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Population Research and Policy Review

, Volume 10, Issue 1, pp 27–46 | Cite as

Individual and aggregate influences on the age at first birth

  • Nan L. Maxwell
Article

Abstract

This study examines the role of both individual adolescent expectations of market and nonmarket income and aggregate influences on first birth timing for Blacks and Whites and for three birth cohorts of American women. Using two panels of the National Longitudinal surveys, results suggest that between-race differences in age at first birth result from differences in individual expectations about market and nonmarket income. Cohort differences in age at first birth result from relationship differences in both individual and aggregate influences, with aggregate influences differentially altering the role of individual expectations on first birth timing. These results suggest that employment policies that reduce poverty and increase wages would effectively delay childbearing. For Blacks, since early childbearing results from lower expectations about future economic success, similar fertility timing patterns between the races would result if Blacks had White employment and wage levels. Over time, these employment and wage policies will not only alter individual expectations about economic success but also will alter the impact of expectations on fertility timing.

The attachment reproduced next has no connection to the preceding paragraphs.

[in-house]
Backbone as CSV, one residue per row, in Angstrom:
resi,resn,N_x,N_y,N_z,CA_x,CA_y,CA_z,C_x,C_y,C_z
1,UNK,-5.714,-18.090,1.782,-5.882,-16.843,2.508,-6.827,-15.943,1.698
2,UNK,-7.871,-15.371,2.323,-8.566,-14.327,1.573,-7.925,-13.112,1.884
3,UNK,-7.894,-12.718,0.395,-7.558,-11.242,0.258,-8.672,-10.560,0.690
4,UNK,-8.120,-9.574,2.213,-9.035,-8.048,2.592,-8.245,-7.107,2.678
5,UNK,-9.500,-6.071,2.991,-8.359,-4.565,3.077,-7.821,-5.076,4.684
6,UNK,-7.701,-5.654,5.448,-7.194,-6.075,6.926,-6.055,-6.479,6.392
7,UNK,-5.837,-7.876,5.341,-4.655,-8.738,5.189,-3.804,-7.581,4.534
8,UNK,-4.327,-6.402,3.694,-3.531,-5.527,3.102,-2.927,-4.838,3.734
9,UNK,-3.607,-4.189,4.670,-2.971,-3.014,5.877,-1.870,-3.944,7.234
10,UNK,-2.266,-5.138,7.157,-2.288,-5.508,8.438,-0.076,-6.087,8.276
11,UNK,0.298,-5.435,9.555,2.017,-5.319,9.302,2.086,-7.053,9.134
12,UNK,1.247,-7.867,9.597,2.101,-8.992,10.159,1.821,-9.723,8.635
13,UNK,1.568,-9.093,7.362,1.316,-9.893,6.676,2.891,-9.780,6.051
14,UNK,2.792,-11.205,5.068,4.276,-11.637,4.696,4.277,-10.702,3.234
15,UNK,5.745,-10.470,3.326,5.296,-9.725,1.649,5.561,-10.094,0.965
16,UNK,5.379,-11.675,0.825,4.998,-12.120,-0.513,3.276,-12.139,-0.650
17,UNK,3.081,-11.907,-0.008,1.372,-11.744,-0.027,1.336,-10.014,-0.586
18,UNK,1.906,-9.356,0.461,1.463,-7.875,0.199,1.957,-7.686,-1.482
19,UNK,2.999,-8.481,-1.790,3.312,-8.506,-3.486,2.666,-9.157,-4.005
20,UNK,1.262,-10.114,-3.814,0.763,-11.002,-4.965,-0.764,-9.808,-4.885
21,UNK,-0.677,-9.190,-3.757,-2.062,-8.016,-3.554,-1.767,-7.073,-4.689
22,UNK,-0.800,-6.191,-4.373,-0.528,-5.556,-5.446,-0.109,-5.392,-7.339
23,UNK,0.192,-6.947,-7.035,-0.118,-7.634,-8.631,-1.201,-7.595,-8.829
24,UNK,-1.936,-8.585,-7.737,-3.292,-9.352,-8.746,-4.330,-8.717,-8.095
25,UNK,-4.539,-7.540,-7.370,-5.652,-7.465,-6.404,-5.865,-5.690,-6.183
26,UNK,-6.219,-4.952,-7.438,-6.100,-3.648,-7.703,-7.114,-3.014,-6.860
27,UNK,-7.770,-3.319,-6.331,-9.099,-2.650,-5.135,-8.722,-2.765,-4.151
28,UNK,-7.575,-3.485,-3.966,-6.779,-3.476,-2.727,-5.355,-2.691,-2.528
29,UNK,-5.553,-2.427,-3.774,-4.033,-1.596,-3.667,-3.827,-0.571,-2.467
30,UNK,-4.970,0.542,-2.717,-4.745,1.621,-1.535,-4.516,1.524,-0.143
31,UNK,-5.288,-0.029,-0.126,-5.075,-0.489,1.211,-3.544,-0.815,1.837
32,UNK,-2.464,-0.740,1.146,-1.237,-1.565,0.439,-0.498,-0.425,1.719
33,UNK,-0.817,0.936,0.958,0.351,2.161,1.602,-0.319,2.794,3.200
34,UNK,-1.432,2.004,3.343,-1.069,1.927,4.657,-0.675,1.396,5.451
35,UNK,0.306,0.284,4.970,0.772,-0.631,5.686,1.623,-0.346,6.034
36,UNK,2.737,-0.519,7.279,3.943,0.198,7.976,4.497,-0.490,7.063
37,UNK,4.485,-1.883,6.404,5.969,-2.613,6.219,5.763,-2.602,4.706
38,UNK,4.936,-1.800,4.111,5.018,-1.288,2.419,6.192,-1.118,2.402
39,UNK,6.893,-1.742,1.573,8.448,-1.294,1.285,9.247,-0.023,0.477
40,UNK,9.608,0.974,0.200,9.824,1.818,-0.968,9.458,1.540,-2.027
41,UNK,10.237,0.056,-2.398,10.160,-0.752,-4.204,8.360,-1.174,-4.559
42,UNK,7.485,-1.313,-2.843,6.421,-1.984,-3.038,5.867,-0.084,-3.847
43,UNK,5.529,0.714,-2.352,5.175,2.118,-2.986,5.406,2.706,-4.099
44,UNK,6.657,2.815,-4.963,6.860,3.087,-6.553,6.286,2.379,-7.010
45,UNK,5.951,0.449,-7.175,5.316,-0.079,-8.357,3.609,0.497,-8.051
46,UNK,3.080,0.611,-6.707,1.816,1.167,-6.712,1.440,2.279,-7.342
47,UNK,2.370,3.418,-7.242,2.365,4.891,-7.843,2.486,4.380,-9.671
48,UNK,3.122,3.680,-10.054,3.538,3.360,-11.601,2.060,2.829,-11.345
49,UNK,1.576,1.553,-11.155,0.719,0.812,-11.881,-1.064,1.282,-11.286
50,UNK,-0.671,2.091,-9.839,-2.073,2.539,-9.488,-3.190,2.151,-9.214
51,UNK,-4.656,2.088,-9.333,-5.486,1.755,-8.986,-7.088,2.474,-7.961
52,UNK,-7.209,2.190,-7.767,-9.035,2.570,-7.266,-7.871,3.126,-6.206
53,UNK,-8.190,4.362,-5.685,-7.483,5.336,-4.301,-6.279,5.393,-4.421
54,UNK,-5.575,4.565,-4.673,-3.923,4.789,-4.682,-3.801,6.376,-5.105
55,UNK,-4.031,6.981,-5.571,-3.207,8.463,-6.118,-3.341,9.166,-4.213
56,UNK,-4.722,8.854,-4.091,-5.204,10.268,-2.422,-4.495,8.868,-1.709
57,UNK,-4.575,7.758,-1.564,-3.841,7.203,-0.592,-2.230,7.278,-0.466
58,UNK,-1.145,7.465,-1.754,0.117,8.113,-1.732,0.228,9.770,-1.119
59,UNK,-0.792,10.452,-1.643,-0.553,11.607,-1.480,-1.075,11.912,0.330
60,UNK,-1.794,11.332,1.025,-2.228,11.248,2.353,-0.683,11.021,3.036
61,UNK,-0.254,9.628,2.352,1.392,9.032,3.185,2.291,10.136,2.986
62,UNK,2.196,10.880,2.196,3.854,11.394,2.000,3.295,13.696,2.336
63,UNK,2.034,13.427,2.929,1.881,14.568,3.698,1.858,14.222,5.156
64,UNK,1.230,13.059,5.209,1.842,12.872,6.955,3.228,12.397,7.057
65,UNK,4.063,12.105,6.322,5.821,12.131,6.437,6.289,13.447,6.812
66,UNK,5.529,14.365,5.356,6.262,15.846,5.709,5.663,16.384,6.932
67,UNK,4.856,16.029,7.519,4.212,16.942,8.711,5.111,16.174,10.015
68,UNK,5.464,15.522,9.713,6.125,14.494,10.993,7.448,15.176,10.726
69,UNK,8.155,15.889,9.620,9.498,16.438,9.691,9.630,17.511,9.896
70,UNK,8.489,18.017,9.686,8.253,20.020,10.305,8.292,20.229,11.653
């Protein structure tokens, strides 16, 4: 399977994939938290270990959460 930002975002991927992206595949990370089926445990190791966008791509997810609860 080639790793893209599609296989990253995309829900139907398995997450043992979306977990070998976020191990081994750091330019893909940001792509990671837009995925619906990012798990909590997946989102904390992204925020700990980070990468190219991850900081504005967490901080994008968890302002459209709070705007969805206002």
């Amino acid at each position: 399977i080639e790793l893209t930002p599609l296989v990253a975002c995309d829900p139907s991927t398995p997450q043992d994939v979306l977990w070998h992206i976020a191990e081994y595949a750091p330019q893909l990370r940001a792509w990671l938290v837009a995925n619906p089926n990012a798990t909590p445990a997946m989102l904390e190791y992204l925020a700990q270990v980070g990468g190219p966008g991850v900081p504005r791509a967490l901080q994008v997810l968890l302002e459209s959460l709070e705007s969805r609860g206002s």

Keywords

Birth Result Increase Wage Economic Success Wage Level Lower Expectation 
These keywords were added by machine and not by the authors. This process is experimental and the keywords may be updated as the learning algorithm improves.

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Copyright information

© Kluwer Academic Publishers 1991

Authors and Affiliations

  • Nan L. Maxwell
    • 1
  1. 1.Department of EconomicsCalifornia State UniversityHaywardUSA

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